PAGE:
Olivia also had a one-off plot during this episode that didn’t seem to have anything structurally or thematically in common with anything else going on, as she has had during the last several. (Apparently we aren’t going to speak any further of Huck murdering Lena Dunham and her bad wig in front of Quinn.) This one started with a congressman who came to Olivia in an attempt to get his dad off death row. He was there for killing the math teacher who had sex with his 14-year-old daughter and then broke her heart, which lead to her suicide.

The dad had confessed and stuck to his confession, and the congressman tried to lead Olivia’s team to discover the murder weapon in the teacher’s ex-wife’s home. Conveniently, the ex had just died of cancer, so why not pin a murder on her? Turns out, the congressman had planted the weapon there himself, and he knew where to find it because he was the one who killed the math teacher. TWIST. (That we all saw coming. But, twist nonetheless.)

Olivia somehow convinced him to confess and convinced his dad to recant, all with extremely minimal effort for something that involved a congressman going to jail for the rest of his life. And, somehow, that’s all Olivia had to do last night. This show is at its best when Olivia is at the heart of everything that goes on, which is one of the reasons this episode felt like such a mess–most of it was only related to her by the thinnest of tangents. I bet Olivia wishes she had never left the island with Jake and that case of wine.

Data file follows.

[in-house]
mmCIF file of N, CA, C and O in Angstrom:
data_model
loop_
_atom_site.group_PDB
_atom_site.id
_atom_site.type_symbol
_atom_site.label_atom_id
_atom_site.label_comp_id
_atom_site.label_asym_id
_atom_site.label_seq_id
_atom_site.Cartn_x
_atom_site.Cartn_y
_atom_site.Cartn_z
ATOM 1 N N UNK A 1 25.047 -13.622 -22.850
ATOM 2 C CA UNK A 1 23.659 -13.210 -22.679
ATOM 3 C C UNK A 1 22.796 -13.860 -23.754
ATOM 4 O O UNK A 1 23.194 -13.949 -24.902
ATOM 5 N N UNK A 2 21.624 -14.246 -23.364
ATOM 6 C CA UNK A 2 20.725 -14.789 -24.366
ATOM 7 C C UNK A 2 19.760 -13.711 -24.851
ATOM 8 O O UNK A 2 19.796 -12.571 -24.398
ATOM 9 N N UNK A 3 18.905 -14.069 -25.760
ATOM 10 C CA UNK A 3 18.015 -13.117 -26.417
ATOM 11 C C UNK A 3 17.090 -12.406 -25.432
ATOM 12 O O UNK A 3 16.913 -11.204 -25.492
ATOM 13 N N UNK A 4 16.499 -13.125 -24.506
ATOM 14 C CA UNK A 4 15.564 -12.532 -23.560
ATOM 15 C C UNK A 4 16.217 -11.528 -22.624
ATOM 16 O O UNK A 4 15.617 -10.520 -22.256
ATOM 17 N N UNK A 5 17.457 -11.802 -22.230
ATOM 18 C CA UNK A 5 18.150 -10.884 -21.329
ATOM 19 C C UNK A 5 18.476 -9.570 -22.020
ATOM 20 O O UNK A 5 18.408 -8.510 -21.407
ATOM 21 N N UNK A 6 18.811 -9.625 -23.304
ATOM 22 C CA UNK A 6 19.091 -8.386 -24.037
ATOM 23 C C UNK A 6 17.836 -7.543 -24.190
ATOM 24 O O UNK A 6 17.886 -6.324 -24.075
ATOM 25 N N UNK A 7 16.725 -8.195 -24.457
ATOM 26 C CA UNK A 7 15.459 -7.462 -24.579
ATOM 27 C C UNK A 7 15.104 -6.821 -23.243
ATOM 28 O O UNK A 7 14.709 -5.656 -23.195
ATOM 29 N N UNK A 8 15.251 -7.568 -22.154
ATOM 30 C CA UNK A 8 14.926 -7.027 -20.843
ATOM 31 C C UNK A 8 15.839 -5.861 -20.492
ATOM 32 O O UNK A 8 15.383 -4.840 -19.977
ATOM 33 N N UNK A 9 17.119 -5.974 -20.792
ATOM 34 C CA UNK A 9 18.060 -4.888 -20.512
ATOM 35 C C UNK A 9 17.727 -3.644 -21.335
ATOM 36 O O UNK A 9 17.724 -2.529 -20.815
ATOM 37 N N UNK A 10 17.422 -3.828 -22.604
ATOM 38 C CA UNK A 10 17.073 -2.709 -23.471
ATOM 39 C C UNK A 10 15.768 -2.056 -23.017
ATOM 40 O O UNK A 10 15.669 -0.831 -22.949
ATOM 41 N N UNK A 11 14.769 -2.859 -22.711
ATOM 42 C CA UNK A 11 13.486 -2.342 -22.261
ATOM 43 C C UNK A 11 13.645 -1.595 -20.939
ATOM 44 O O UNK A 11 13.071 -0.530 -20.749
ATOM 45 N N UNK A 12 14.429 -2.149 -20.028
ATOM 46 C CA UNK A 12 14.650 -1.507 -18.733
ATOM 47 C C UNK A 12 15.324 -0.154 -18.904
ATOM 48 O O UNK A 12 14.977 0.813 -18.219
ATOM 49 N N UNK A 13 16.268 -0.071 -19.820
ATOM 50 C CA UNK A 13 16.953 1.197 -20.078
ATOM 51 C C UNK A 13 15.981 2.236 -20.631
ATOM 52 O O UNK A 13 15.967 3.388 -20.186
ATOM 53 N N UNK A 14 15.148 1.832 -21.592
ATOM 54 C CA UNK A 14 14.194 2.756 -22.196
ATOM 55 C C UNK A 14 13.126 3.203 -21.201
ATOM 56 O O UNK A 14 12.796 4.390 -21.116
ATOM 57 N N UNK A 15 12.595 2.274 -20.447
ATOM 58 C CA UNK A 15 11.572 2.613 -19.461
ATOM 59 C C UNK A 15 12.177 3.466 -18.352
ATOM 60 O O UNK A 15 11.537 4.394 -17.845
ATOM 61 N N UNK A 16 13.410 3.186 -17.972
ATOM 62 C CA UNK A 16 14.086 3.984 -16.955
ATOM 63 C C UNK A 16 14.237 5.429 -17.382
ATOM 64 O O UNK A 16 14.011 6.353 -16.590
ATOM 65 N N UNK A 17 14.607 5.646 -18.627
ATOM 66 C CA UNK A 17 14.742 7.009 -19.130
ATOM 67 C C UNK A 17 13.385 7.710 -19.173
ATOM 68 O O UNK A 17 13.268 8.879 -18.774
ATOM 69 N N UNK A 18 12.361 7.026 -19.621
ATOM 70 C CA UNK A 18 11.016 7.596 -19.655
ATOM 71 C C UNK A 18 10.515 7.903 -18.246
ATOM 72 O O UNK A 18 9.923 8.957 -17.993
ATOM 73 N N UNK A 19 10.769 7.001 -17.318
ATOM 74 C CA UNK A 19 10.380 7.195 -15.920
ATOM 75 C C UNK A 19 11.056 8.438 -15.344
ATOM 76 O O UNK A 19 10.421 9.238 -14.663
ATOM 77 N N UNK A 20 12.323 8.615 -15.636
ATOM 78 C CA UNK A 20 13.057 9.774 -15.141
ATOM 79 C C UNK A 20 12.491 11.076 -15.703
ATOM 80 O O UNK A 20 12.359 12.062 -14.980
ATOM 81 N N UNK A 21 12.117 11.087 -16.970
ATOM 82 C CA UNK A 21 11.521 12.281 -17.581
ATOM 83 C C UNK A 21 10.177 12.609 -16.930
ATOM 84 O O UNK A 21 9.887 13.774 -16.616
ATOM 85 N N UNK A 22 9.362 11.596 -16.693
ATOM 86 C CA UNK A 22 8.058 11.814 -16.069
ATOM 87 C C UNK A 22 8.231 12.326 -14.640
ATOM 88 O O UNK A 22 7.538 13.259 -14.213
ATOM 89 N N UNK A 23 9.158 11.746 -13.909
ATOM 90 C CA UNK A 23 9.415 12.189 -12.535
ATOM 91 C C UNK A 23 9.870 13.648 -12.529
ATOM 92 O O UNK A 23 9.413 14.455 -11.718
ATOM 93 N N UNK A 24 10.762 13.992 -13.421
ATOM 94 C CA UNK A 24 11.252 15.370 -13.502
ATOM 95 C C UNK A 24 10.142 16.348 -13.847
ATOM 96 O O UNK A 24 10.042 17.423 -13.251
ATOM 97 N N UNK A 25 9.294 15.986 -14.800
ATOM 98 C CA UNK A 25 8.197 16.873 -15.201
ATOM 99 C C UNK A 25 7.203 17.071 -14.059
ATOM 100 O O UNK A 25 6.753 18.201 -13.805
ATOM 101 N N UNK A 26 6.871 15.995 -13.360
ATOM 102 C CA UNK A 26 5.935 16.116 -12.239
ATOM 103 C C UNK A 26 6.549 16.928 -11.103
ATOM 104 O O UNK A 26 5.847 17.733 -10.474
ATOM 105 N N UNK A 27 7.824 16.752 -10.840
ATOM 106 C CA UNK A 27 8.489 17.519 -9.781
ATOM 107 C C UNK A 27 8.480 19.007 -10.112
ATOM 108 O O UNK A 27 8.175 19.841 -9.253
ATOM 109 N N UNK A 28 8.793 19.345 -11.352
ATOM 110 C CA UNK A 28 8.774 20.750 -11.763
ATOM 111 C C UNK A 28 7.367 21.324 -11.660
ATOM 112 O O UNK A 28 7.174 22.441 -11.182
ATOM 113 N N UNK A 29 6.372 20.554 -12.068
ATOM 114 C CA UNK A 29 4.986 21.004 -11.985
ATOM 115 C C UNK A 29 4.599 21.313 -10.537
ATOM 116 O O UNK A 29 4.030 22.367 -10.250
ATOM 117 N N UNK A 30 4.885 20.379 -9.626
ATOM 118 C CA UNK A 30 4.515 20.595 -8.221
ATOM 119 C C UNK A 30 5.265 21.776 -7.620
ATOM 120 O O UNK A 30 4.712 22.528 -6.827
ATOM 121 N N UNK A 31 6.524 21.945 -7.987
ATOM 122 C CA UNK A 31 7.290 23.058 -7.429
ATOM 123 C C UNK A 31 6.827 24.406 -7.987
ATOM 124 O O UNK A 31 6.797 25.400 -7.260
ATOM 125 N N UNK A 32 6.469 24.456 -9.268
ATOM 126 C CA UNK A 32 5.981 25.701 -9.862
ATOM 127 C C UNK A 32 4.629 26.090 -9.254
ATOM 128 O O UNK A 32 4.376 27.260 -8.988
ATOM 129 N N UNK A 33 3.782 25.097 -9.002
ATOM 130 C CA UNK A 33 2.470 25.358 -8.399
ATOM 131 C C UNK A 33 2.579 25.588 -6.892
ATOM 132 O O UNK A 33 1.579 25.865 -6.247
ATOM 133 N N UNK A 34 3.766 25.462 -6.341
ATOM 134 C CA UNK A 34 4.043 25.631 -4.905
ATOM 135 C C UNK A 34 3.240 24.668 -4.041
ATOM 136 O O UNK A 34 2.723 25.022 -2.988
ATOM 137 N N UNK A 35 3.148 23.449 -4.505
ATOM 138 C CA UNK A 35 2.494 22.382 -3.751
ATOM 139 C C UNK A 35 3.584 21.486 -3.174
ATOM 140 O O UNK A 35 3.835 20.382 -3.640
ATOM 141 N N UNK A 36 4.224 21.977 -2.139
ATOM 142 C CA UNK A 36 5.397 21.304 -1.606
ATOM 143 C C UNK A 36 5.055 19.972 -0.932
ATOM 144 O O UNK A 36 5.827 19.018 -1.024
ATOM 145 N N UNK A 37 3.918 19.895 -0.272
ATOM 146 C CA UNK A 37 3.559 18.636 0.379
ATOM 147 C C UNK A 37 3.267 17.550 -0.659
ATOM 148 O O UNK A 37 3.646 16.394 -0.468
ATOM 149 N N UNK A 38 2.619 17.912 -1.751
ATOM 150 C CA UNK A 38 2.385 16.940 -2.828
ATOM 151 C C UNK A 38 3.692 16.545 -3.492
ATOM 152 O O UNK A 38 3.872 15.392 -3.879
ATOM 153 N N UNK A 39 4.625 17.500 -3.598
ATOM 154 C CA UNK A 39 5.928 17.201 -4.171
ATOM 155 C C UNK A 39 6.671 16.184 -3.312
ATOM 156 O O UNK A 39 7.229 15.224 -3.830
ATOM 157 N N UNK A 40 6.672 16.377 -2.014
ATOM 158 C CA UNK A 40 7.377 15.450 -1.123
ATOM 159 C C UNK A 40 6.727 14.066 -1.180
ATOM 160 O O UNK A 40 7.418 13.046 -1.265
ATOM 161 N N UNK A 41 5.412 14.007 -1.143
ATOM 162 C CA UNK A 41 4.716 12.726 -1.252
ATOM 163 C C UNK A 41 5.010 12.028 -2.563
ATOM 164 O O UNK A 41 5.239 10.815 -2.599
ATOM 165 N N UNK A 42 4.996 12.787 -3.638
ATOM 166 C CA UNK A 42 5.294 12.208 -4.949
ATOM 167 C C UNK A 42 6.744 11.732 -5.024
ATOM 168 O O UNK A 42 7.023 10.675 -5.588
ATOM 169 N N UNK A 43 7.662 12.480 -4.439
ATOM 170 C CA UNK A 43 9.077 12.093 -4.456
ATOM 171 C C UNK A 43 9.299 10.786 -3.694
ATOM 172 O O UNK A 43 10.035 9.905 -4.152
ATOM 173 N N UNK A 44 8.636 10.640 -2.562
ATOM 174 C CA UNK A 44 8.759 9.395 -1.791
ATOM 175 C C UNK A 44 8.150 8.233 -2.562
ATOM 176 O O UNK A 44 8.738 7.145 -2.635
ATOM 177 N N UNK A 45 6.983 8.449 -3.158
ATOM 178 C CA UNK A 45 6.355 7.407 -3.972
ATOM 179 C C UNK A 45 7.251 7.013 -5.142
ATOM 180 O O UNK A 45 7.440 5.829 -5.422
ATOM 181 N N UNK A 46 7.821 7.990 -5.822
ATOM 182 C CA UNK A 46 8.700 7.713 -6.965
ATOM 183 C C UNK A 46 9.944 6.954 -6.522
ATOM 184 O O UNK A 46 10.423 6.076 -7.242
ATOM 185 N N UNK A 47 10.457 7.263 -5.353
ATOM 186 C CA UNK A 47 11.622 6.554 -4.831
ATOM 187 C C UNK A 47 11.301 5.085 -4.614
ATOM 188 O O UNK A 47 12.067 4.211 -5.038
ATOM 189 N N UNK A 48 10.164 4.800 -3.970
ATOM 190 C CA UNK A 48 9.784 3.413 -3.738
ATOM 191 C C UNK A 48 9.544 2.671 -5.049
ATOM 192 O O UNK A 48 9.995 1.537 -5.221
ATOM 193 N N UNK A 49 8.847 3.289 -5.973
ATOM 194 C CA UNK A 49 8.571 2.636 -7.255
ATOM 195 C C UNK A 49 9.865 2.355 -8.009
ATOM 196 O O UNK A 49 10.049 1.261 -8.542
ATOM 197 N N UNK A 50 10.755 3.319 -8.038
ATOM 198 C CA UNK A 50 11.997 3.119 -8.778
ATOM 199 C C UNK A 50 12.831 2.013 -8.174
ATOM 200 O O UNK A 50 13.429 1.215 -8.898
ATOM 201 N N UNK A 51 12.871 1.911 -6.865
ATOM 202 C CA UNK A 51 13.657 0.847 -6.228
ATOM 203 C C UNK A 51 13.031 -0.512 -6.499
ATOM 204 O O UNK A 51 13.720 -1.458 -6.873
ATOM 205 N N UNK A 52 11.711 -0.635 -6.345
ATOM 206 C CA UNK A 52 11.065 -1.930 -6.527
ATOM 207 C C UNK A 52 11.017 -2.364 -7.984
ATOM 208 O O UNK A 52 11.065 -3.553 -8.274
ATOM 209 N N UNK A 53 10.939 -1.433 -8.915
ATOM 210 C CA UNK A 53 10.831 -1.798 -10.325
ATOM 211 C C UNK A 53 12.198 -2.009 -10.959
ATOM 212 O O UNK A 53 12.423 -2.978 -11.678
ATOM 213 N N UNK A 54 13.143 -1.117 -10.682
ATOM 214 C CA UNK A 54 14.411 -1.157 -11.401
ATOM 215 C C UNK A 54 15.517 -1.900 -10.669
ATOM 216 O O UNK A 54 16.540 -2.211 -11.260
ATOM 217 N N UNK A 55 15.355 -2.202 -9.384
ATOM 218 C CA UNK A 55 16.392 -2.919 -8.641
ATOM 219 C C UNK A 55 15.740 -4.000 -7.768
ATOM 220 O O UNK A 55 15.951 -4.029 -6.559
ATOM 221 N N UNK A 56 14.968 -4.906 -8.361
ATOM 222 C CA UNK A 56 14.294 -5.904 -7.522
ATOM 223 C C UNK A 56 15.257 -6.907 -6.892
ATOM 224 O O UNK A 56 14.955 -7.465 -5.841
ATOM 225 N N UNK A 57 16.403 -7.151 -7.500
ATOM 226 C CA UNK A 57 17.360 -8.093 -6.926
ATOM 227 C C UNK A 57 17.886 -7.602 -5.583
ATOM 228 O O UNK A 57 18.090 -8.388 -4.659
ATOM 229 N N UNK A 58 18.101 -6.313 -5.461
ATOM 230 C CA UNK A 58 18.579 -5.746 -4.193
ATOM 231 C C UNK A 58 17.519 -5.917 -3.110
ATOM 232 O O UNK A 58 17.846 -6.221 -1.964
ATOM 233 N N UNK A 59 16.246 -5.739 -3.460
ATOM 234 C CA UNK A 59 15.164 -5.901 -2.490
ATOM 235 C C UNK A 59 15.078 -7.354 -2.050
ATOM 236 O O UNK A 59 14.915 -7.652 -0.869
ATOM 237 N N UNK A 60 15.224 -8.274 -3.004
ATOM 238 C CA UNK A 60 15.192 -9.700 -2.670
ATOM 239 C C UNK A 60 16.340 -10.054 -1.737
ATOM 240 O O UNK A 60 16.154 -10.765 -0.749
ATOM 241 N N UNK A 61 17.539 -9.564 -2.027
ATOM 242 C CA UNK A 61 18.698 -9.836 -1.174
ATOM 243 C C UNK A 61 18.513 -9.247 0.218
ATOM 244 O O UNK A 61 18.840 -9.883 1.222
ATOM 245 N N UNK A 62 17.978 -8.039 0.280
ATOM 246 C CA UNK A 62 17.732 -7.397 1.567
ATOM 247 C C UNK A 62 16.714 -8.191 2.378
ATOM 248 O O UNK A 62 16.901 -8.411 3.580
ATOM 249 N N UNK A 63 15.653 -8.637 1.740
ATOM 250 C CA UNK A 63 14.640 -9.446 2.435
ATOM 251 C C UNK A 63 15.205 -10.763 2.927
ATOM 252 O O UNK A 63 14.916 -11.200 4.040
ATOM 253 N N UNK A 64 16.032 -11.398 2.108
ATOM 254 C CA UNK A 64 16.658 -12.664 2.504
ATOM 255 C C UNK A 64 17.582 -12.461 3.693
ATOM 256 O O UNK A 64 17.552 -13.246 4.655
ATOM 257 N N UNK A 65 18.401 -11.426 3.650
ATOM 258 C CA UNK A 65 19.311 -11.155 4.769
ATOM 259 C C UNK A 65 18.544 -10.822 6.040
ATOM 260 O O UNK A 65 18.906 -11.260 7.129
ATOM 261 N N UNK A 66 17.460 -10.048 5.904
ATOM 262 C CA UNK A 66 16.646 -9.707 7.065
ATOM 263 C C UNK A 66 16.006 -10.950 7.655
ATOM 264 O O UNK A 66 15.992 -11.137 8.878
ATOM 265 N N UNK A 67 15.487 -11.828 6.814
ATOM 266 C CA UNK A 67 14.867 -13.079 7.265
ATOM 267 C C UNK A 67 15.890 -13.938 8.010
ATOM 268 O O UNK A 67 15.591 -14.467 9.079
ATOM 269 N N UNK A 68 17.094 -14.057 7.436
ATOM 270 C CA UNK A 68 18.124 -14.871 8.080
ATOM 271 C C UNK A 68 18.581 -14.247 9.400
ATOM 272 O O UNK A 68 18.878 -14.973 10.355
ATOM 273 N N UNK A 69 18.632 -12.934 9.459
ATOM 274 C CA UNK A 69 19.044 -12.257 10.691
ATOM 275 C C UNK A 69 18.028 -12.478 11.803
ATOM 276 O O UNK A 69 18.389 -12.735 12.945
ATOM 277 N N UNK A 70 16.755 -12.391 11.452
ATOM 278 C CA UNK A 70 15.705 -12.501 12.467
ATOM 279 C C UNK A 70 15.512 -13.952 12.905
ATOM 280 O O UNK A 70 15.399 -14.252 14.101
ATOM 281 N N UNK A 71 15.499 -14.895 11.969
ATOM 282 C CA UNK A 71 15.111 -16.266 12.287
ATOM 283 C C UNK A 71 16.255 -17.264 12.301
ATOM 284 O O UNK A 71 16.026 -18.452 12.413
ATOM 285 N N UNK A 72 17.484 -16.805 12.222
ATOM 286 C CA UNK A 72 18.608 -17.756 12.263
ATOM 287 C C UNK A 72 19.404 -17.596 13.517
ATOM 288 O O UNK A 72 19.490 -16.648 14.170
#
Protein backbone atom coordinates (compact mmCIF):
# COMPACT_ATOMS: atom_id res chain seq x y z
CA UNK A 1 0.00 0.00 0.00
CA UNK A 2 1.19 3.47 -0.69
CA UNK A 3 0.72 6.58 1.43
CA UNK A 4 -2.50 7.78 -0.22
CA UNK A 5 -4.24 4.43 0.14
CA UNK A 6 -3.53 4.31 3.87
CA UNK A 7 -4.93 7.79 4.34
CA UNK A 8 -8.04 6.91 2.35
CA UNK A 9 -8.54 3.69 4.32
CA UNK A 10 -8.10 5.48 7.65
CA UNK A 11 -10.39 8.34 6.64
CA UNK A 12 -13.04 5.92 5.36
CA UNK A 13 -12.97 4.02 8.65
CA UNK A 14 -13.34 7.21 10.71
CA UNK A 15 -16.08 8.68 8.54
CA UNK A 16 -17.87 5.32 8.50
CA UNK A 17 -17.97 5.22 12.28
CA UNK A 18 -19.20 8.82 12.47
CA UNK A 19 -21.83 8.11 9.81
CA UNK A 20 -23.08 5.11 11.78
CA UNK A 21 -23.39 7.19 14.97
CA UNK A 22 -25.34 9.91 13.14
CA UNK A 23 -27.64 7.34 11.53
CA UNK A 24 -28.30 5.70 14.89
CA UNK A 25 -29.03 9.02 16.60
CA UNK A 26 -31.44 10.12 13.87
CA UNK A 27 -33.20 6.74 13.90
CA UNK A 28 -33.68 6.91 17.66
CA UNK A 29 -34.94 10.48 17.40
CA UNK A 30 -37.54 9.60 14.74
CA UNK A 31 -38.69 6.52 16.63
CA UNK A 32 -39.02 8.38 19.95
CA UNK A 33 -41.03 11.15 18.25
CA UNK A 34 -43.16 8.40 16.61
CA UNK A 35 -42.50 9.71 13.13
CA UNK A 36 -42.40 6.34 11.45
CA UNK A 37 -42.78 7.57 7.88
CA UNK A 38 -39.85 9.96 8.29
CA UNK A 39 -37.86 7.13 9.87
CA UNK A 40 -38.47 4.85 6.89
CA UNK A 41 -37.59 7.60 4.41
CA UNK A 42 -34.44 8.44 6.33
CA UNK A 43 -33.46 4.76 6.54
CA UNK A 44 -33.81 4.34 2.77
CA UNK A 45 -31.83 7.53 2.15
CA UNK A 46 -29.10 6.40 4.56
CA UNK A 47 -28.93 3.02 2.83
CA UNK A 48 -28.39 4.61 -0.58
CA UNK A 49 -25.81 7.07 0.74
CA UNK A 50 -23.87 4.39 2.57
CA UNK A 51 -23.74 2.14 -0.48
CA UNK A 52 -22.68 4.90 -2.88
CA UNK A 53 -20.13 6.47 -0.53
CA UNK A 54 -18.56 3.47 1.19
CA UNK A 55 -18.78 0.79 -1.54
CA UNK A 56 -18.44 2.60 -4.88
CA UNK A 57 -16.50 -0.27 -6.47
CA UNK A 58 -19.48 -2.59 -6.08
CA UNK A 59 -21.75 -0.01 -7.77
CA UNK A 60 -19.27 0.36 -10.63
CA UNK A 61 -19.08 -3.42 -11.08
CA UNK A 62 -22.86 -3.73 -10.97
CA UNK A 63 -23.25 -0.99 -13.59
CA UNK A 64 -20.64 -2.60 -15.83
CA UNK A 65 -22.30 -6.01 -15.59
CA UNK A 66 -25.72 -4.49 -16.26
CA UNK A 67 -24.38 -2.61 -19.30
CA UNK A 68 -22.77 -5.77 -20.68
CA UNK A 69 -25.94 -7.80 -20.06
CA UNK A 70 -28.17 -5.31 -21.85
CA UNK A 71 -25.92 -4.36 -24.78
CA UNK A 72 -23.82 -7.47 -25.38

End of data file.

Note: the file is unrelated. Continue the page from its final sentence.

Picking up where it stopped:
The other subplot in the episode was the introduction of Mellie’s redneck half-sister, Harmony, with whom she apparently doesn’t speak anymore. Shonda set up Harmony as the Roger Clinton to Mellie’s Bill: an unsophisticated, poorly behaved stereotype and a potential minefield for a high-profile campaign.

Harmony came to visit the White House because Mellie (and Portia de Rossi) wanted to smooth things over before Mellie kicks her Senate run into high gear. Personally, if I were the first lady’s half sister and didn’t get an invitation to visit the White House until halfway through her husband’s second term, it’d take a lot more than a lousy tour of the East Wing to smooth things over with me, but I’m petty.

The whole visit eventually erupted because Harmony was calling Fitz what everyone else in the Scandal universe calls him instead of “Mr. President,” which Mellie thought was disrespectfully familiar, despite the fact that dude is 1. her relative and 2. about as presidential as a pine cone. They argued, but Fitz eventually came through to tell all the hysterical ladies to get their unruly emotions in check and be nice. I hope my sarcasm is clear.

Basically nothing felt cohesive or important during this episode, but Mellie’s plot was the most egregious offender in a night packed with them. The plot around her senatorial run was introduced several episodes ago and has gone absolutely nowhere and connected to absolutely nothing else in the show since then, and it’s starting to feel like it was created entirely to give Mellie, a fan favorite, some screen time now that she’s over her depression and her old lover is a vegetable. Her sister struck me as created out of thin air–was there ever any prior intimation that Mellie had an embarrassing family or strained relationships?

None of the episode’s three plots gelled very well or felt like they were advancing the season’s goals toward the looming finale, but perhaps the return of Papa Pope next week will spark a bit of inspiration in the writer’s room. Lord knows, they have to be as bored with this material as we are. I wonder if they know what B-613 is?